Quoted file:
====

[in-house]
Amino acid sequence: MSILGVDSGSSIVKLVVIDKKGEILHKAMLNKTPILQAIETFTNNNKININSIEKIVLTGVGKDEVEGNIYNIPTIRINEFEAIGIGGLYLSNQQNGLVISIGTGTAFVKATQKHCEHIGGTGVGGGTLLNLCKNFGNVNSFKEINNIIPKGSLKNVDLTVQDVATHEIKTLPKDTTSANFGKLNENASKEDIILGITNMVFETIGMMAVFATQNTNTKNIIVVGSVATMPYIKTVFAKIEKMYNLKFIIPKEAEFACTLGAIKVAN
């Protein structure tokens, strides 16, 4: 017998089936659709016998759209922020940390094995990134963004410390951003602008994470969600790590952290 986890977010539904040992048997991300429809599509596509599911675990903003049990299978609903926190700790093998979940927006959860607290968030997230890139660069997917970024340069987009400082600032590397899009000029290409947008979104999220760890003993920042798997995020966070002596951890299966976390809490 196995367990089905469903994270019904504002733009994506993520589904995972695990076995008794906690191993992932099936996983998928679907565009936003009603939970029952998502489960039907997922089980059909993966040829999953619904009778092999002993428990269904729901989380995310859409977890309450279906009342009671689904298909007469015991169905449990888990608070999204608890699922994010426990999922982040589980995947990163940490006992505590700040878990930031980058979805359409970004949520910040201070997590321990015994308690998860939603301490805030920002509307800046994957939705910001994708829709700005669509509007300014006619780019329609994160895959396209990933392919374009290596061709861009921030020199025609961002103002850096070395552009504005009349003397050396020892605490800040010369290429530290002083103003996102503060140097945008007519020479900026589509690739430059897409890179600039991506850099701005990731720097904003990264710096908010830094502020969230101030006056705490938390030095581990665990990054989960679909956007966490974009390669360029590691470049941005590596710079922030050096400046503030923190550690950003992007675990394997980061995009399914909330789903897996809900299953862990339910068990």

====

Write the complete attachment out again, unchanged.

[in-house]
Amino acid sequence: MSILGVDSGSSIVKLVVIDKKGEILHKAMLNKTPILQAIETFTNNNKININSIEKIVLTGVGKDEVEGNIYNIPTIRINEFEAIGIGGLYLSNQQNGLVISIGTGTAFVKATQKHCEHIGGTGVGGGTLLNLCKNFGNVNSFKEINNIIPKGSLKNVDLTVQDVATHEIKTLPKDTTSANFGKLNENASKEDIILGITNMVFETIGMMAVFATQNTNTKNIIVVGSVATMPYIKTVFAKIEKMYNLKFIIPKEAEFACTLGAIKVAN
């Protein structure tokens, strides 16, 4: 017998089936659709016998759209922020940390094995990134963004410390951003602008994470969600790590952290 986890977010539904040992048997991300429809599509596509599911675990903003049990299978609903926190700790093998979940927006959860607290968030997230890139660069997917970024340069987009400082600032590397899009000029290409947008979104999220760890003993920042798997995020966070002596951890299966976390809490 196995367990089905469903994270019904504002733009994506993520589904995972695990076995008794906690191993992932099936996983998928679907565009936003009603939970029952998502489960039907997922089980059909993966040829999953619904009778092999002993428990269904729901989380995310859409977890309450279906009342009671689904298909007469015991169905449990888990608070999204608890699922994010426990999922982040589980995947990163940490006992505590700040878990930031980058979805359409970004949520910040201070997590321990015994308690998860939603301490805030920002509307800046994957939705910001994708829709700005669509509007300014006619780019329609994160895959396209990933392919374009290596061709861009921030020199025609961002103002850096070395552009504005009349003397050396020892605490800040010369290429530290002083103003996102503060140097945008007519020479900026589509690739430059897409890179600039991506850099701005990731720097904003990264710096908010830094502020969230101030006056705490938390030095581990665990990054989960679909956007966490974009390669360029590691470049941005590596710079922030050096400046503030923190550690950003992007675990394997980061995009399914909330789903897996809900299953862990339910068990």